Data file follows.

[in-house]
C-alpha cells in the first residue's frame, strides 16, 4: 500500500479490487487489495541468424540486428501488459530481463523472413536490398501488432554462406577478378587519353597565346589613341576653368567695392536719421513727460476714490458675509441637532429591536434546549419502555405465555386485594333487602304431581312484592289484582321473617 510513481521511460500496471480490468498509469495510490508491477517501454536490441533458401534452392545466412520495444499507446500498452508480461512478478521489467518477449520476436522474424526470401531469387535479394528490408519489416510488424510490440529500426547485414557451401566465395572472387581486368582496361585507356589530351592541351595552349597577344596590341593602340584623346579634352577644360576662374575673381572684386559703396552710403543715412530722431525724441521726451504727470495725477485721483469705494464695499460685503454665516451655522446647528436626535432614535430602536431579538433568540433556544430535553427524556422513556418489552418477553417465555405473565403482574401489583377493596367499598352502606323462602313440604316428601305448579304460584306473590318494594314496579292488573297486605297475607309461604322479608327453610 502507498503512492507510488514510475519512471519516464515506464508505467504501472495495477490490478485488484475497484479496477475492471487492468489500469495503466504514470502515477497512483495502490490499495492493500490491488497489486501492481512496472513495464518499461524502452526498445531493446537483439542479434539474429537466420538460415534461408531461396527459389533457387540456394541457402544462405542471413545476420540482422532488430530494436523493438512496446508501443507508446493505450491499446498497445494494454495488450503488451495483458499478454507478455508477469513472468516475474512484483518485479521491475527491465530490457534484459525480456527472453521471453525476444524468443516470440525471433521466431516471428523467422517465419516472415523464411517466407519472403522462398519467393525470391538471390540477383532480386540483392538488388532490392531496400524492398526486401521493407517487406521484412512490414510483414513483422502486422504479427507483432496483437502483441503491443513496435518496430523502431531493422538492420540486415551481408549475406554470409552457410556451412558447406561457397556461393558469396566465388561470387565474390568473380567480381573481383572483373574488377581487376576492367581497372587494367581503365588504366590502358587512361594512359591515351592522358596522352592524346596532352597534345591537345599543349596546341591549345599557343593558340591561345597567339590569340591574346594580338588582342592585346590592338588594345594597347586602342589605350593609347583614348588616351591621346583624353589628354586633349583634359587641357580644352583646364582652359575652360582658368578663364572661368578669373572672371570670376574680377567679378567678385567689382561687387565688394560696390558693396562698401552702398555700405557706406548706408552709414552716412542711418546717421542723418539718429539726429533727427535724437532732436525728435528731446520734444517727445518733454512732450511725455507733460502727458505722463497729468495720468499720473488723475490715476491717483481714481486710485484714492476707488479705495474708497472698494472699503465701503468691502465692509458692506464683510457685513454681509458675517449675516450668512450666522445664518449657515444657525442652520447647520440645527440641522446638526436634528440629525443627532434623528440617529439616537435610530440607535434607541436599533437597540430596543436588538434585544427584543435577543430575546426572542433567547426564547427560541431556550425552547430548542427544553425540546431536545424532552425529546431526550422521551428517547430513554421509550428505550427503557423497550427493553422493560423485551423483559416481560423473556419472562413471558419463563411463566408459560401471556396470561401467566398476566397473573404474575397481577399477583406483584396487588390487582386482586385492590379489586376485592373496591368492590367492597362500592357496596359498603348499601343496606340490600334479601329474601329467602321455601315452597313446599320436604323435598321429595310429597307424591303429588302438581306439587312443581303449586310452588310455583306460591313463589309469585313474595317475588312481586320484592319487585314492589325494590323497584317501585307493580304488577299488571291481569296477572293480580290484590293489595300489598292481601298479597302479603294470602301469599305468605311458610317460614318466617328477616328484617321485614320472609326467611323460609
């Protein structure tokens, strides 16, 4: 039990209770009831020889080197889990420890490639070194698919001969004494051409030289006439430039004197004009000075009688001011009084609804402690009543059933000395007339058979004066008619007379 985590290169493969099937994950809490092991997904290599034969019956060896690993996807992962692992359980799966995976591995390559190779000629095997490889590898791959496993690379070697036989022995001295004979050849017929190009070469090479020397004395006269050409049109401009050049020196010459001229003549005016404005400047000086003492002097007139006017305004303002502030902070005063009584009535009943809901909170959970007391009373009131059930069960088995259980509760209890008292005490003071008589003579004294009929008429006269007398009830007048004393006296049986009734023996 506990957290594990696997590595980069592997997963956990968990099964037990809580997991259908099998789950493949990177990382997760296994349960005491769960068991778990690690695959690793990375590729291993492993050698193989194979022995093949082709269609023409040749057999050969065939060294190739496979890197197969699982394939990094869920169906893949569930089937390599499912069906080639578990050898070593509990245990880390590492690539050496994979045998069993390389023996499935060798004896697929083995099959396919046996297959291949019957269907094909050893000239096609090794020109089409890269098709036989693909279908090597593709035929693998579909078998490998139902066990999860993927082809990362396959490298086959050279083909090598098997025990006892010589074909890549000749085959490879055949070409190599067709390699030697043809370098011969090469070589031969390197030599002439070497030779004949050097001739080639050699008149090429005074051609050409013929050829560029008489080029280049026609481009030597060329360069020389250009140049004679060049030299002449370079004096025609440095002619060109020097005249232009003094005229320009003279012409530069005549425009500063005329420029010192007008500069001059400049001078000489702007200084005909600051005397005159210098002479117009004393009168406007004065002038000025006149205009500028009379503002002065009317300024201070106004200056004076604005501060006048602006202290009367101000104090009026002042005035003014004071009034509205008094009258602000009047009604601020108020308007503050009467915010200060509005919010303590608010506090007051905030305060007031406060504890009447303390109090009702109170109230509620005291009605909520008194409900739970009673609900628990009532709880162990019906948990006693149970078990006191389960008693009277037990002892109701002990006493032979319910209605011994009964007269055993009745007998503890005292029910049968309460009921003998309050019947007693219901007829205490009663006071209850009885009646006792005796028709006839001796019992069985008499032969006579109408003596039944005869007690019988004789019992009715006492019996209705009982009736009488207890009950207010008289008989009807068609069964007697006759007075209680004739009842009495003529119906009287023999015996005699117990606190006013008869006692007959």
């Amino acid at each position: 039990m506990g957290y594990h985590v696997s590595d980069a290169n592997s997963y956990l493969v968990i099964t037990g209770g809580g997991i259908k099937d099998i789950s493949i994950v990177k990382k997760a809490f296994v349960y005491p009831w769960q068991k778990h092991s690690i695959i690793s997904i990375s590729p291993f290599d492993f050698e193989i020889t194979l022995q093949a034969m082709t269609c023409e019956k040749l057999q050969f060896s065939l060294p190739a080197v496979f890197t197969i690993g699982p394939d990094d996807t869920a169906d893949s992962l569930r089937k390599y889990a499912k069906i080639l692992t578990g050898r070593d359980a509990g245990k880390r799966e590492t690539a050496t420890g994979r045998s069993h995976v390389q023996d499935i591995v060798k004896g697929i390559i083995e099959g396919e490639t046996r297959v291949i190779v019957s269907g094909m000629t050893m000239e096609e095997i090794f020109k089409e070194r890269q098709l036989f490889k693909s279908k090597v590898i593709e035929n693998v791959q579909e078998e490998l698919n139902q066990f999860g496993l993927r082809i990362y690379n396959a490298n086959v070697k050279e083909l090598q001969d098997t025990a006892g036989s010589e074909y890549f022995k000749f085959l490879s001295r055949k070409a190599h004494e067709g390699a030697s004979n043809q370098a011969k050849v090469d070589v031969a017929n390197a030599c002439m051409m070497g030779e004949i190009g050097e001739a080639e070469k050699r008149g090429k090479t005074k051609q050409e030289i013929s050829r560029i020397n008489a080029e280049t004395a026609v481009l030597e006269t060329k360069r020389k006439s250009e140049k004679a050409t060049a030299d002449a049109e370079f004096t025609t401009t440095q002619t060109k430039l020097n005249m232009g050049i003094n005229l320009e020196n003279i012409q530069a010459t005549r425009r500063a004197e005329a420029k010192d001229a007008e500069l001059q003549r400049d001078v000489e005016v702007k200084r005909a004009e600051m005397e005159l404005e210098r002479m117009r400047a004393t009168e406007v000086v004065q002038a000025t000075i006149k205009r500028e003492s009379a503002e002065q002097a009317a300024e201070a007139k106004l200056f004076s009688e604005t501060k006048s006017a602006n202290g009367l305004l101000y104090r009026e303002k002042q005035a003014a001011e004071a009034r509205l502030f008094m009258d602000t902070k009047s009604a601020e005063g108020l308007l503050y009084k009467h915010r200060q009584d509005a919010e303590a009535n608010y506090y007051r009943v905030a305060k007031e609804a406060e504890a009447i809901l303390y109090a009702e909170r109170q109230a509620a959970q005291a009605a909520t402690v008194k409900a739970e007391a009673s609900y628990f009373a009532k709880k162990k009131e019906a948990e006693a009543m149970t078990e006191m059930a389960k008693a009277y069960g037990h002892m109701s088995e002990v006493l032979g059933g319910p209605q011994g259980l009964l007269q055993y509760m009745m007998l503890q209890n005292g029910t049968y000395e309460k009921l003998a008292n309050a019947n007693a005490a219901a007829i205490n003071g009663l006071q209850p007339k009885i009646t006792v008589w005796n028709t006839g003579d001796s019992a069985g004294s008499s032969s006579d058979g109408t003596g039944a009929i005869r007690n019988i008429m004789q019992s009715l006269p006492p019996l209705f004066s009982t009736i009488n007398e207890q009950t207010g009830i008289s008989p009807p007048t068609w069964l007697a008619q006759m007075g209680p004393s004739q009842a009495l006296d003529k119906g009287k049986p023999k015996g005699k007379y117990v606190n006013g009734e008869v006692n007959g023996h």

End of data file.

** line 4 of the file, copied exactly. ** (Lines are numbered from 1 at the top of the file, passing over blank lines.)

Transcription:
């Amino acid at each position: 039990m506990g957290y594990h985590v696997s590595d980069a290169n592997s997963y956990l493969v968990i099964t037990g209770g809580g997991i259908k099937d099998i789950s493949i994950v990177k990382k997760a809490f296994v349960y005491p009831w769960q068991k778990h092991s690690i695959i690793s997904i990375s590729p291993f290599d492993f050698e193989i020889t194979l022995q093949a034969m082709t269609c023409e019956k040749l057999q050969f060896s065939l060294p190739a080197v496979f890197t197969i690993g699982p394939d990094d996807t869920a169906d893949s992962l569930r089937k390599y889990a499912k069906i080639l692992t578990g050898r070593d359980a509990g245990k880390r799966e590492t690539a050496t420890g994979r045998s069993h995976v390389q023996d499935i591995v060798k004896g697929i390559i083995e099959g396919e490639t046996r297959v291949i190779v019957s269907g094909m000629t050893m000239e096609e095997i090794f020109k089409e070194r890269q098709l036989f490889k693909s279908k090597v590898i593709e035929n693998v791959q579909e078998e490998l698919n139902q066990f999860g496993l993927r082809i990362y690379n396959a490298n086959v070697k050279e083909l090598q001969d098997t025990a006892g036989s010589e074909y890549f022995k000749f085959l490879s001295r055949k070409a190599h004494e067709g390699a030697s004979n043809q370098a011969k050849v090469d070589v031969a017929n390197a030599c002439m051409m070497g030779e004949i190009g050097e001739a080639e070469k050699r008149g090429k090479t005074k051609q050409e030289i013929s050829r560029i020397n008489a080029e280049t004395a026609v481009l030597e006269t060329k360069r020389k006439s250009e140049k004679a050409t060049a030299d002449a049109e370079f004096t025609t401009t440095q002619t060109k430039l020097n005249m232009g050049i003094n005229l320009e020196n003279i012409q530069a010459t005549r425009r500063a004197e005329a420029k010192d001229a007008e500069l001059q003549r400049d001078v000489e005016v702007k200084r005909a004009e600051m005397e005159l404005e210098r002479m117009r400047a004393t009168e406007v000086v004065q002038a000025t000075i006149k205009r500028e003492s009379a503002e002065q002097a009317a300024e201070a007139k106004l200056f004076s009688e604005t501060k006048s006017a602006n202290g009367l305004l101000y104090r009026e303002k002042q005035a003014a001011e004071a009034r509205l502030f008094m009258d602000t902070k009047s009604a601020e005063g108020l308007l503050y009084k009467h915010r200060q009584d509005a919010e303590a009535n608010y506090y007051r009943v905030a305060k007031e609804a406060e504890a009447i809901l303390y109090a009702e909170r109170q109230a509620a959970q005291a009605a909520t402690v008194k409900a739970e007391a009673s609900y628990f009373a009532k709880k162990k009131e019906a948990e006693a009543m149970t078990e006191m059930a389960k008693a009277y069960g037990h002892m109701s088995e002990v006493l032979g059933g319910p209605q011994g259980l009964l007269q055993y509760m009745m007998l503890q209890n005292g029910t049968y000395e309460k009921l003998a008292n309050a019947n007693a005490a219901a007829i205490n003071g009663l006071q209850p007339k009885i009646t006792v008589w005796n028709t006839g003579d001796s019992a069985g004294s008499s032969s006579d058979g109408t003596g039944a009929i005869r007690n019988i008429m004789q019992s009715l006269p006492p019996l209705f004066s009982t009736i009488n007398e207890q009950t207010g009830i008289s008989p009807p007048t068609w069964l007697a008619q006759m007075g209680p004393s004739q009842a009495l006296d003529k119906g009287k049986p023999k015996g005699k007379y117990v606190n006013g009734e008869v006692n007959g023996h």